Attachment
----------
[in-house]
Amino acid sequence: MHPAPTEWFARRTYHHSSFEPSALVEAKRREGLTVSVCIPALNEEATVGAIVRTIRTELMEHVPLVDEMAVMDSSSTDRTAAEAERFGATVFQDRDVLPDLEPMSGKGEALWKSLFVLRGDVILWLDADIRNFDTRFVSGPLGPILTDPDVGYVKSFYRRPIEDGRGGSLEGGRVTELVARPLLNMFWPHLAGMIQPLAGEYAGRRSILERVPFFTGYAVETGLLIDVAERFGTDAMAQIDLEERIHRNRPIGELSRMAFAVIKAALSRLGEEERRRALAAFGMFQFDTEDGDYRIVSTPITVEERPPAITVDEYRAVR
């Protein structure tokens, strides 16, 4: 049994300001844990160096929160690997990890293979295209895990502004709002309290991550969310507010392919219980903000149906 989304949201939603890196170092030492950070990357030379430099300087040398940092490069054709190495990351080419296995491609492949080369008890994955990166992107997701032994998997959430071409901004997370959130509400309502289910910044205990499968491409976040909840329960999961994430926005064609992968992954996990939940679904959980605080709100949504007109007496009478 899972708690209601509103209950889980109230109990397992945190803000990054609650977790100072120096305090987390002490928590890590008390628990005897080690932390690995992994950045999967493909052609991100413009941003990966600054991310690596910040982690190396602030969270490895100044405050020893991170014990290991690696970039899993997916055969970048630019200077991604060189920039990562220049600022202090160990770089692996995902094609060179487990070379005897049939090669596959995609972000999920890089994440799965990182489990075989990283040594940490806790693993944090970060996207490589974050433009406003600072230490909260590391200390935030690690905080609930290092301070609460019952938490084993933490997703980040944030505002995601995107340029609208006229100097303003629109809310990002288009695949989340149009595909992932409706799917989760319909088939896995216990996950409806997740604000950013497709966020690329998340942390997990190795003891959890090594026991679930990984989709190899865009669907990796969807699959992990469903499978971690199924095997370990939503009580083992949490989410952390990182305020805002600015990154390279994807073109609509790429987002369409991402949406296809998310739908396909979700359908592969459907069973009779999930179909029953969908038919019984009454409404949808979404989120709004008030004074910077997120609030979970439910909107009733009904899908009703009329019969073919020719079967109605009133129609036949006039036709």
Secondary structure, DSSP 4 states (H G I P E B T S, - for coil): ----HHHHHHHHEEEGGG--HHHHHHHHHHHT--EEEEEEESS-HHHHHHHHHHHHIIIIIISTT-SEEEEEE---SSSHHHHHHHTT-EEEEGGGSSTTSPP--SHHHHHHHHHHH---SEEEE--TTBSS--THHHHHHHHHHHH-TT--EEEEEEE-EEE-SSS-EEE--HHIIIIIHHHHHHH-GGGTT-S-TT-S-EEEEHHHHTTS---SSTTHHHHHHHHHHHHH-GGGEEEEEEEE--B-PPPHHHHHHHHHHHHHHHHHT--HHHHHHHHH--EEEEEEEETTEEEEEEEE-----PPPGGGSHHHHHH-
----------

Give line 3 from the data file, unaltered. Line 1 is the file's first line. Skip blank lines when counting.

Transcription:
């Protein structure tokens, strides 16, 4: 049994300001844990160096929160690997990890293979295209895990502004709002309290991550969310507010392919219980903000149906 989304949201939603890196170092030492950070990357030379430099300087040398940092490069054709190495990351080419296995491609492949080369008890994955990166992107997701032994998997959430071409901004997370959130509400309502289910910044205990499968491409976040909840329960999961994430926005064609992968992954996990939940679904959980605080709100949504007109007496009478 899972708690209601509103209950889980109230109990397992945190803000990054609650977790100072120096305090987390002490928590890590008390628990005897080690932390690995992994950045999967493909052609991100413009941003990966600054991310690596910040982690190396602030969270490895100044405050020893991170014990290991690696970039899993997916055969970048630019200077991604060189920039990562220049600022202090160990770089692996995902094609060179487990070379005897049939090669596959995609972000999920890089994440799965990182489990075989990283040594940490806790693993944090970060996207490589974050433009406003600072230490909260590391200390935030690690905080609930290092301070609460019952938490084993933490997703980040944030505002995601995107340029609208006229100097303003629109809310990002288009695949989340149009595909992932409706799917989760319909088939896995216990996950409806997740604000950013497709966020690329998340942390997990190795003891959890090594026991679930990984989709190899865009669907990796969807699959992990469903499978971690199924095997370990939503009580083992949490989410952390990182305020805002600015990154390279994807073109609509790429987002369409991402949406296809998310739908396909979700359908592969459907069973009779999930179909029953969908038919019984009454409404949808979404989120709004008030004074910077997120609030979970439910909107009733009904899908009703009329019969073919020719079967109605009133129609036949006039036709």